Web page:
It’s been a fairly wild ride the last several years in the global energy markets. Oil prices crashed from over $100 per barrel to below $30 per barrel back in February of 2016, and have since stabilized in the $50 per barrel area today. See the chart below of WTI crude oil prices since the beginning of 2016:
What’s happened the last couple of years? Below is a quick summary of oil markets the last two years.
- U.S. shale oil production increased dramatically over the last five years.
- This, on top of increasing production in other global regions, led to an oversupply position in the global oil markets.
- As the world produced more oil than it consumed on a daily basis, prices collapsed.
- In reaction to precipitously falling prices, oil producers in the U.S. and globally curtailed production.
- OPEC (led by Saudi Arabia) and non-OPEC (led by Russia) countries instituted oil production cuts.
- Between curtailed U.S. production and the OPEC production cut the global supply/demand equation improved.
Looking at the charts below of global daily crude oil production and demand, we can see that things are fairly balanced right now after supply on the right-hand chart declined for several quarters:
In fact, the U.S. Energy Information Administration (eia) forecasts that future oil market supply/demand conditions will remain balanced into 2018. See the chart below highlighting past and forecasted world production (blue line) and demand (brown line) by the (eia) below:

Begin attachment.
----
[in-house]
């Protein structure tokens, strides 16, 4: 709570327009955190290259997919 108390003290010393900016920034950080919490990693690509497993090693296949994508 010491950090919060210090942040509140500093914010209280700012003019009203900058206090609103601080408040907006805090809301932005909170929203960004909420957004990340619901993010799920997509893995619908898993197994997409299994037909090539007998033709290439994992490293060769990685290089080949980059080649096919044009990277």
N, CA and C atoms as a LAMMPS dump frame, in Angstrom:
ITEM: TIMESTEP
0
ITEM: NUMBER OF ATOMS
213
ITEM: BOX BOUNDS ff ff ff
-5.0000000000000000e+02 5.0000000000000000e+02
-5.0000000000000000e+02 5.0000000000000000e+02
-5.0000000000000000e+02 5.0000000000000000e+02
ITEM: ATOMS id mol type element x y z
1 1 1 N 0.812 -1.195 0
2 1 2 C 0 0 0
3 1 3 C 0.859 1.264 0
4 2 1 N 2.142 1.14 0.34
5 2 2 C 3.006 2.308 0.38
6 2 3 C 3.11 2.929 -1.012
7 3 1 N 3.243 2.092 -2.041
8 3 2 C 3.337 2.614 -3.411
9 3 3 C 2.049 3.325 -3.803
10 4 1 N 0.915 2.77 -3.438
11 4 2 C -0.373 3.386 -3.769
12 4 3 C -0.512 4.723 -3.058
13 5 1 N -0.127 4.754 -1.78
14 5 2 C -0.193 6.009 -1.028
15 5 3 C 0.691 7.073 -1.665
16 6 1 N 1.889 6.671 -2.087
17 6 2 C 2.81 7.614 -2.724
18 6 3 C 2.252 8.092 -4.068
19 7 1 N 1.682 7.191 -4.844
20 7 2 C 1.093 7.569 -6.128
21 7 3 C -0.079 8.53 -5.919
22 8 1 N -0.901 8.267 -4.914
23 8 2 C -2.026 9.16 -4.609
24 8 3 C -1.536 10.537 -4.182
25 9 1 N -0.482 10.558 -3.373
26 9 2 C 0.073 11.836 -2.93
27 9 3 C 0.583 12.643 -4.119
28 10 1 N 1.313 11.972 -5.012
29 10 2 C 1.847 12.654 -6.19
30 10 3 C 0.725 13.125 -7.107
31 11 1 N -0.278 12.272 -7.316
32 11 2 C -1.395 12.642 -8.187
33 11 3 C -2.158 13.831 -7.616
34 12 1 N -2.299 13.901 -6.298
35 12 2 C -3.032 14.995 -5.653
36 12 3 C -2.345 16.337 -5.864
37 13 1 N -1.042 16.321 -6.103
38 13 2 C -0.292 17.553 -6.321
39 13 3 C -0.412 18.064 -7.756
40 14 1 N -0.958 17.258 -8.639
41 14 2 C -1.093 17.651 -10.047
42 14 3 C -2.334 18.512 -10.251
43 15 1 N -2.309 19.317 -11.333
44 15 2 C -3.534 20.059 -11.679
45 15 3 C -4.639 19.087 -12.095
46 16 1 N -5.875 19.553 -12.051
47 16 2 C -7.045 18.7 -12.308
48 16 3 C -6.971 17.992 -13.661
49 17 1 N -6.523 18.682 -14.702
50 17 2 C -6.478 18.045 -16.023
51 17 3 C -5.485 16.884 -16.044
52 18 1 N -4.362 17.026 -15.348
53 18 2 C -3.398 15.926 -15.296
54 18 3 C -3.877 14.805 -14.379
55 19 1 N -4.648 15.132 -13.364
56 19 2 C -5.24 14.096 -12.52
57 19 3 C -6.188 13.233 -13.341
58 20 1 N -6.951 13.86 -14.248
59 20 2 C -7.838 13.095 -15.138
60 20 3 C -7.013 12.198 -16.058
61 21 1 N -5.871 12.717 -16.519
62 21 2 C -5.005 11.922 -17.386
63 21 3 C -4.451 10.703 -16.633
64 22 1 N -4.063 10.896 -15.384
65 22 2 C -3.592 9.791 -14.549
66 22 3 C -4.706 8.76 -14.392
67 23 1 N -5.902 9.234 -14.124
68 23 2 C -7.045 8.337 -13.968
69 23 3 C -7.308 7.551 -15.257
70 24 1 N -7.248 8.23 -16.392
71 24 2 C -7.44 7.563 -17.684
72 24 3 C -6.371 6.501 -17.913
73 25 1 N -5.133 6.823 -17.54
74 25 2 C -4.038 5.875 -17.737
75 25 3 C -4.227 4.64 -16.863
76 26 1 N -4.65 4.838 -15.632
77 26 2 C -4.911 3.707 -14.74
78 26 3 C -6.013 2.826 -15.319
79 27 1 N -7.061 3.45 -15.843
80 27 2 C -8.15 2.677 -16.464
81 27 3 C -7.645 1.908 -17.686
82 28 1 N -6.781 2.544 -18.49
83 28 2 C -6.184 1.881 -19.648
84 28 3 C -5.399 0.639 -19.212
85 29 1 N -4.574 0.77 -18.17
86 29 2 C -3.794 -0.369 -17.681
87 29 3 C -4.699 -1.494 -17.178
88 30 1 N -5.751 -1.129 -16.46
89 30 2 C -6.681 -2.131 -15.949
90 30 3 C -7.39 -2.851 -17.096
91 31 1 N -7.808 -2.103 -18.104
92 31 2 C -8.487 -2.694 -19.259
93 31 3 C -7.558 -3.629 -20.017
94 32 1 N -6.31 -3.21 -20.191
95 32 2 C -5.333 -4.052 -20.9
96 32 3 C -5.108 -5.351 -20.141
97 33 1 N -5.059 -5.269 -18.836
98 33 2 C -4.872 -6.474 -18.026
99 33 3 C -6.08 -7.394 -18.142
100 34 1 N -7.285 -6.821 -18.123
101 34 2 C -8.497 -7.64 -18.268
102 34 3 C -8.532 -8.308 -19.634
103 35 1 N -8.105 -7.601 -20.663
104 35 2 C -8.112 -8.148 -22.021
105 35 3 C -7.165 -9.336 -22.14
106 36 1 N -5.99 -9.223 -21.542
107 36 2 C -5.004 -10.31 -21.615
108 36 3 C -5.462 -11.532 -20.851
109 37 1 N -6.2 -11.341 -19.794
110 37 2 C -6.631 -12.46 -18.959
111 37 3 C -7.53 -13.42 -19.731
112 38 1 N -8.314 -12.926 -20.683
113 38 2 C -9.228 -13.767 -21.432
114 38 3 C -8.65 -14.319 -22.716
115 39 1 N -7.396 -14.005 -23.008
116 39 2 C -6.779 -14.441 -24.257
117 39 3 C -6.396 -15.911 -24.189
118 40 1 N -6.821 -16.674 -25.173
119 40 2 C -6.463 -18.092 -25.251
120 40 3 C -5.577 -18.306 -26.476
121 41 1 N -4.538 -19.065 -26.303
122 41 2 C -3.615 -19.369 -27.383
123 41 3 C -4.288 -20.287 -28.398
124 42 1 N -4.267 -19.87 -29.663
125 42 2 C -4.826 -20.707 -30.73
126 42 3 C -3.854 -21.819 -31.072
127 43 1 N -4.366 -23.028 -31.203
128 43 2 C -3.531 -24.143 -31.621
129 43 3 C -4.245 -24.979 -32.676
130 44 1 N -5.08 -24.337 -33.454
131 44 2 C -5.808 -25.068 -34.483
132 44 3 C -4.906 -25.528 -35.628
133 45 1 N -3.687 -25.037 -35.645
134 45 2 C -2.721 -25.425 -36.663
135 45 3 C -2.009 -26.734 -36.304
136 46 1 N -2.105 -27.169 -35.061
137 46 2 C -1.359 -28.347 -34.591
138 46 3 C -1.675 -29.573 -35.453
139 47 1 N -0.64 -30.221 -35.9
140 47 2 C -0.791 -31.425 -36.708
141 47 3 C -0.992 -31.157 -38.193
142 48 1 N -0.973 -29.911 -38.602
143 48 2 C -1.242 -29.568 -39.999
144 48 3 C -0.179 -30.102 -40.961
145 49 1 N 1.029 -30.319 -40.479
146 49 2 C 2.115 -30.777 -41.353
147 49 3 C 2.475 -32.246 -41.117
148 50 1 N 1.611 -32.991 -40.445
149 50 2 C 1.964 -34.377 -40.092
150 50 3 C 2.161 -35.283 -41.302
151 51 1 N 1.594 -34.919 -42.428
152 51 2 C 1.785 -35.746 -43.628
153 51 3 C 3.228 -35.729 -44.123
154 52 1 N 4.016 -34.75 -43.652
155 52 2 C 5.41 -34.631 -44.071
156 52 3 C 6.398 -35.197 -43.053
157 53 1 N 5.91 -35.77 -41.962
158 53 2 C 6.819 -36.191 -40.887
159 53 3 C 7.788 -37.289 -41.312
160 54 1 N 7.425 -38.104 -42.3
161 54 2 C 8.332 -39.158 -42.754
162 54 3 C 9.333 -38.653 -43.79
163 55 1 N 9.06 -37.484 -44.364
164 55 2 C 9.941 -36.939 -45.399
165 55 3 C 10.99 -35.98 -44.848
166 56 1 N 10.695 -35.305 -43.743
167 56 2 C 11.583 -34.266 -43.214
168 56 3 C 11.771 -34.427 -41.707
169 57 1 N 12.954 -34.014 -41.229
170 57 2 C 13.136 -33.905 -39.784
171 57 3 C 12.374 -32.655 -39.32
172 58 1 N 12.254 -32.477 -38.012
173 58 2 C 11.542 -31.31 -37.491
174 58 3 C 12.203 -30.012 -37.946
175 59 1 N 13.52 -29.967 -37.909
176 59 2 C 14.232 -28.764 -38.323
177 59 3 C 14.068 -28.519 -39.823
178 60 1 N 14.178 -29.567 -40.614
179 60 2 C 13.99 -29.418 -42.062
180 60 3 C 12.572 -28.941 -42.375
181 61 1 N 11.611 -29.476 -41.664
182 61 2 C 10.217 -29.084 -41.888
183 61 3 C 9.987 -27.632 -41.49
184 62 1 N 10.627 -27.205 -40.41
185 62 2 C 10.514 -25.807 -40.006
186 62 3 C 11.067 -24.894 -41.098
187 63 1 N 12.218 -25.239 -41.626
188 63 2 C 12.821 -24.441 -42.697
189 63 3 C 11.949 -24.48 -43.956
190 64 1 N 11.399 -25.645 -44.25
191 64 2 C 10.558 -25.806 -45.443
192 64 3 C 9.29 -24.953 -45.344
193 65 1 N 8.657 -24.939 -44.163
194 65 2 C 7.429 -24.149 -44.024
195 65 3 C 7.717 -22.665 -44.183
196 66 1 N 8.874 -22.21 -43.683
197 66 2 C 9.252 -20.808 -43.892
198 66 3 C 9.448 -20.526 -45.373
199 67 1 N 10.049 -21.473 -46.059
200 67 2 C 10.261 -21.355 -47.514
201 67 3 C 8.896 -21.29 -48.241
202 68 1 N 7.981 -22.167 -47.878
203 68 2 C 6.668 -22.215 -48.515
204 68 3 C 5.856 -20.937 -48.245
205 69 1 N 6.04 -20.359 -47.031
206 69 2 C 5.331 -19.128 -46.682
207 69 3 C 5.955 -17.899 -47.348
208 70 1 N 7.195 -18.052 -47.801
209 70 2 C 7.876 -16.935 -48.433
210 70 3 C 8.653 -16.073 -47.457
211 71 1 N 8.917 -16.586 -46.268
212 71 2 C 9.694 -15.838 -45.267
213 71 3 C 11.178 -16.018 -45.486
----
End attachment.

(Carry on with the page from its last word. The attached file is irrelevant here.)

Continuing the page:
This balance should lead to more stable-to-rising oil prices going forward. Things to monitor going forward include:
- the increasing level of U.S. production now that prices are stable (the U.S. is now a major swing producer in the global oil markets due to shale oil production)
- the ability of OPEC and Russia to extend and honor their production cuts at the May 25th OPEC meeting
- global economic growth and its effect on oil demand
Stable oil prices are generally a positive thing for the investment markets. We are forecasting WTI crude oil prices to finish close to $60 per barrel as we exit 2017. Oil prices at these levels will benefit:
- the US economy in the form of energy sector jobs and capital investment
- emerging market economies (many tend to be commodity based)
- energy company earnings (about 15% of the stock market) which benefits the overall market
- the high yield bond market and other energy related income producing securities
Overall, oil prices that are too low slow down our economy, just as prices that are too high can choke off economic growth. Prices in the $50 to $75 per barrel trading range will benefit the investment markets in our opinion. Prices in this range should benefit Gradient’s Energy Sector Focus portfolio as well as our more broad emerging market and energy sector holdings in the Gradient Tactical Rotation, Absolute Yield and Endowment portfolios.
To expand on these Market Reflections or to discuss any of our investment portfolios, please do not hesitate to reach out to us at 775-674-2222